Last Modified: September 12, 2012
Classification: Radiolabeled Monoclonal Antibody
Tositumomab is a type of therapy known as radioimmunotherapy, a combination of a monoclonal antibody and radiation. The monoclonal antibody is directed against an antigen found on all mature B cells, called CD 20. Studies show that as the antibody binds to the B cells, it causes cell death. This is thought to be an immune-mediated response. The antibody also delivers a radioactive isotope (Iodine-131, I-131) to the targeted cells, which emits radiation to kill the cells. This can also kill cells in the surrounding vicinity, a phenomenon known as the "bystander effect".
There are a number of things you can do to manage the side effects of Tositumomab. Talk to your doctor or nurse about these recommendations. They can help you decide what will work best for you. These are some of the most common side effects:
Exposure of an unborn child to this medication could cause birth defects, so you should not become pregnant or father a child while on this medication. Effective birth control is necessary during treatment, even if your menstrual cycle stops or you believe your sperm is affected.
White blood cells (WBC) are important for fighting infection. While receiving treatment, your WBC count can drop, putting you at a higher risk of getting an infection. You should let your doctor or nurse know right away if you have a fever (temperature greater than 100.4°), sore throat or cold, shortness of breath, cough, burning with urination, or a sore that doesn't heal.
Tips to preventing infection:
For more suggestions, read the Neutropenia Tip Sheet.
Your red blood cells are responsible for carrying oxygen to the tissues in your body. When the red cell count is low, you may feel tired or weak. You should let your doctor or nurse know if you experience any shortness of breath, difficulty breathing or pain in your chest. If the count gets too low, you may receive a blood transfusion. Read the anemia tip sheet for more information.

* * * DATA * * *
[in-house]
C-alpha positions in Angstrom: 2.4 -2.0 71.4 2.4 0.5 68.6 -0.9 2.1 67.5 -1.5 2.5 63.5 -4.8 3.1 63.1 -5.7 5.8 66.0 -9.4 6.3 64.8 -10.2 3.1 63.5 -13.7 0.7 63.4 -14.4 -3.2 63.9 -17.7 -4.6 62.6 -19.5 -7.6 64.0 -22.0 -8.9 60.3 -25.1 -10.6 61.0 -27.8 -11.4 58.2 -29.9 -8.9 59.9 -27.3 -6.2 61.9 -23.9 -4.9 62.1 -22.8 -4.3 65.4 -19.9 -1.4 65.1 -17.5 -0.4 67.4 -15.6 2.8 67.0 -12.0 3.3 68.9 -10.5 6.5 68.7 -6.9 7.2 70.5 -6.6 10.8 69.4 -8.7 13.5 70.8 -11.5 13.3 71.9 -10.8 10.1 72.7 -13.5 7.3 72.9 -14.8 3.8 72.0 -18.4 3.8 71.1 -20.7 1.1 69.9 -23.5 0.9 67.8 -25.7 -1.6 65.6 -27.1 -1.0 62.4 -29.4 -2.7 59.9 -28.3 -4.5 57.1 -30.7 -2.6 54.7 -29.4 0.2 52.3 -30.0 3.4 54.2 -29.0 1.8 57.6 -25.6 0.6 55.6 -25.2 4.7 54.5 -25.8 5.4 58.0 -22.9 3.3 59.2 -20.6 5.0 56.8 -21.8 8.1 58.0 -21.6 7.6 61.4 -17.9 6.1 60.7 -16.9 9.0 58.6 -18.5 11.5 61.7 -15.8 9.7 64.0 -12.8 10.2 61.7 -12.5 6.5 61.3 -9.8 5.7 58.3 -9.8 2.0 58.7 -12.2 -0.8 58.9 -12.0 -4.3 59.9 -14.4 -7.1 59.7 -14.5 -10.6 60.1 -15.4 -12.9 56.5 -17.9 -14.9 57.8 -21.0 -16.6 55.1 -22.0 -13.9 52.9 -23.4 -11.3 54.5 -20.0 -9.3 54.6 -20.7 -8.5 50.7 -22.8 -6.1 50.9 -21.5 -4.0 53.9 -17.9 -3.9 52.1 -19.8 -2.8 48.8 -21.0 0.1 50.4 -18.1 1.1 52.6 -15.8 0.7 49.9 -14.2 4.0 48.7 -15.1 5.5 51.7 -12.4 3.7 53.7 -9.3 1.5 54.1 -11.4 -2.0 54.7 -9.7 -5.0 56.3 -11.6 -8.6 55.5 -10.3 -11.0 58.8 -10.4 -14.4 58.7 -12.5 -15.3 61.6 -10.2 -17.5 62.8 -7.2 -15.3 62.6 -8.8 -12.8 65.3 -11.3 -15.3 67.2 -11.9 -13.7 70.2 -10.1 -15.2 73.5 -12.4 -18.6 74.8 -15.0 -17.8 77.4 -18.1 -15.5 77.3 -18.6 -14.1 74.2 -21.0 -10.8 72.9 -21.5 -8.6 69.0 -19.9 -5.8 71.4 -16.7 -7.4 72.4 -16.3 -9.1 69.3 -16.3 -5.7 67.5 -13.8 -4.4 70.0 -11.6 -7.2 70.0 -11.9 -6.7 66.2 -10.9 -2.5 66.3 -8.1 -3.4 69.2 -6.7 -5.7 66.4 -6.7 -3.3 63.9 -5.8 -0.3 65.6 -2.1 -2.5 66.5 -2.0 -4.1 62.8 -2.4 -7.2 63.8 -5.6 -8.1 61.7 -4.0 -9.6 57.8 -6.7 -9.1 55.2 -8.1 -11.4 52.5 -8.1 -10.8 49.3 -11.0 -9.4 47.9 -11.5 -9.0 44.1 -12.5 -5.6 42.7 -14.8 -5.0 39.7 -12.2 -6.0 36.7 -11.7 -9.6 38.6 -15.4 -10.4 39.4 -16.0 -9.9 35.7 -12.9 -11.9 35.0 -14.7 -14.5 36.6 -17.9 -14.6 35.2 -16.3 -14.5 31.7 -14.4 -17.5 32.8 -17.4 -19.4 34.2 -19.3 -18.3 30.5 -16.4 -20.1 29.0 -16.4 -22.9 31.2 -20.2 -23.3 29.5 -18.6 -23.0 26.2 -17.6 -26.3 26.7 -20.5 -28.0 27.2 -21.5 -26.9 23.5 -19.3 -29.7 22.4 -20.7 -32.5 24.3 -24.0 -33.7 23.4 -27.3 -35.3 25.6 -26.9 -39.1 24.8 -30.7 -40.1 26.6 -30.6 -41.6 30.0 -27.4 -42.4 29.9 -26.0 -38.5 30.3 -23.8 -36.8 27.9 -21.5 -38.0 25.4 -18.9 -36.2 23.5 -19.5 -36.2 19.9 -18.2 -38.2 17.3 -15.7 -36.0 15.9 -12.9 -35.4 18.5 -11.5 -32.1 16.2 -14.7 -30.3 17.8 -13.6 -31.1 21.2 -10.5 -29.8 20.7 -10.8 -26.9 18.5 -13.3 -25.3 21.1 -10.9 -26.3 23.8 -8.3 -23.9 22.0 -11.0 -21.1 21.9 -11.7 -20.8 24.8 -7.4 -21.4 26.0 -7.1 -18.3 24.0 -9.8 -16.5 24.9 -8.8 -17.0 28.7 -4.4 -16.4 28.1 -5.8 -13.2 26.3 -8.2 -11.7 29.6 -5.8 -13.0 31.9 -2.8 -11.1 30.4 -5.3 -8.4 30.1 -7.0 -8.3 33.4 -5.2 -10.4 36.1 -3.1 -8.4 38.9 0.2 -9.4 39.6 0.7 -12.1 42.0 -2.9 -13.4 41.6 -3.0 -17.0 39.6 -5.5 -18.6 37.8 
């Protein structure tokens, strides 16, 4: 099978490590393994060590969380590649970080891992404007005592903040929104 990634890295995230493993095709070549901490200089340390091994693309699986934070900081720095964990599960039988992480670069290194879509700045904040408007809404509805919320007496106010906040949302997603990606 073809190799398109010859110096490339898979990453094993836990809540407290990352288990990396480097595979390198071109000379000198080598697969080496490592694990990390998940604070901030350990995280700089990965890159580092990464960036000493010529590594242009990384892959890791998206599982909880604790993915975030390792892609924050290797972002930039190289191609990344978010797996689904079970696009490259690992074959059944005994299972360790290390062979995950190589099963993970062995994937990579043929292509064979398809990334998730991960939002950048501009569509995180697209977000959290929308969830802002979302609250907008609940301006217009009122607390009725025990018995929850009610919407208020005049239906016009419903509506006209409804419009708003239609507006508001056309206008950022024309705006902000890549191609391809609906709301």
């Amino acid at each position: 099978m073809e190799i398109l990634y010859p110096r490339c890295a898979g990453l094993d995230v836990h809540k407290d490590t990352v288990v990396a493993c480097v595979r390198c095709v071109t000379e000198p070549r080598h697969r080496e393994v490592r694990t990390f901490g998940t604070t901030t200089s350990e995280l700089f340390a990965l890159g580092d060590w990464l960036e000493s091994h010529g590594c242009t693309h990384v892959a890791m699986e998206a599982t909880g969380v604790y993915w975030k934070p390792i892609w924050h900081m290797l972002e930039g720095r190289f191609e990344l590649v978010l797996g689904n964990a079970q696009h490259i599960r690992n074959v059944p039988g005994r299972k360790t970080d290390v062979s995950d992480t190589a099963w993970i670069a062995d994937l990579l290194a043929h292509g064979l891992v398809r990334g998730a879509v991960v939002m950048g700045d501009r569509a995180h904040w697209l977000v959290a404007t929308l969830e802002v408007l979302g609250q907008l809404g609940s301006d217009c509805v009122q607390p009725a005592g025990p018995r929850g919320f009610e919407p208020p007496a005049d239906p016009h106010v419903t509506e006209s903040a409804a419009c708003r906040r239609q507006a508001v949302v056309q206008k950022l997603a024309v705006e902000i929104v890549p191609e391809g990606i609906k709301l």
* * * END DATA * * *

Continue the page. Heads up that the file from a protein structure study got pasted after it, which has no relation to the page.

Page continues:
Platelets help your blood clot, so when the count is low you are at a higher risk of bleeding. Let your doctor or nurse know if you have any excess bruising or bleeding, including nose bleeds, bleeding gums or blood in your urine or stool. If the count becomes too low, you may receive a transfusion of platelets.
Read the thrombocytopenia tip sheet for more information.
Take anti-nausea medications as prescribed. If you continue to have nausea or vomiting, notify your doctor or nurse so they can help you manage this side effect. In addition, dietary changes may help. Avoid things that may worsen the symptoms, such as heavy or greasy/fatty, spicy or acidic foods (lemons, tomatoes, oranges). Try antacids, (e.g. milk of magnesia, calcium tablets such as Tums), saltines, or ginger ale to lessen symptoms. Read the Nausea & Vomiting Tip Sheet for more suggestions.
Call your doctor or nurse if you are unable to keep fluids down for more than 12 hours or if you feel lightheaded or dizzy at any time.
The most common non-hematologic side effect of this agent is weakness. Some of the weakness may be due to "HAMA" formation. HAMA stands for Human Anti-Mouse Antibodies. This means that the patient has developed antibodies to a small section of the drug that is derived from mice.
While on cancer treatment you may need to adjust your schedule to manage fatigue. Plan times to rest during the day and conserve energy for more important activities. Exercise can help combat fatigue; a simple daily walk with a friend can help. Talk to your healthcare team and see OncoLink’s section on fatigue for helpful tips on dealing with this side effect.
Although uncommon, people may have an allergic reaction to the medication during the infusion. The rate of infusion may be slowed, and the addition of antihistamines and steroids are usually helpful. As mentioned before, you will receive acetaminophen and diphenhydramine prior to each dose to help prevent reactions. If you experience any shortness of breath, cough, itching, rash, lightheadedness or any unusual symptoms, notify your nurse right away.
There is a small risk of developing leukemia or other type of cancer due to treatment with this medication, which can occur many years later. Discuss this risk with your healthcare provider.
There is a risk of damage to the thyroid gland resulting in hypothyroidism. This is why it is important to take the thyroid protective medications as directed during therapy. You should have your thyroid stimulating hormone (TSH) level checked before treatment and once a year after treatment with tositumomab.
I-131 radiation remains in your system for up to a few weeks and excess not taken up by the thyroid is excreted in urine, stool, saliva and perspiration over the first 1-2 days following treatment. Studies have found the risk to family members to be minimal. However, your healthcare team will give you specific safety guidelines to follow and for how long after treatment to reduce the risk to those around you. These may include: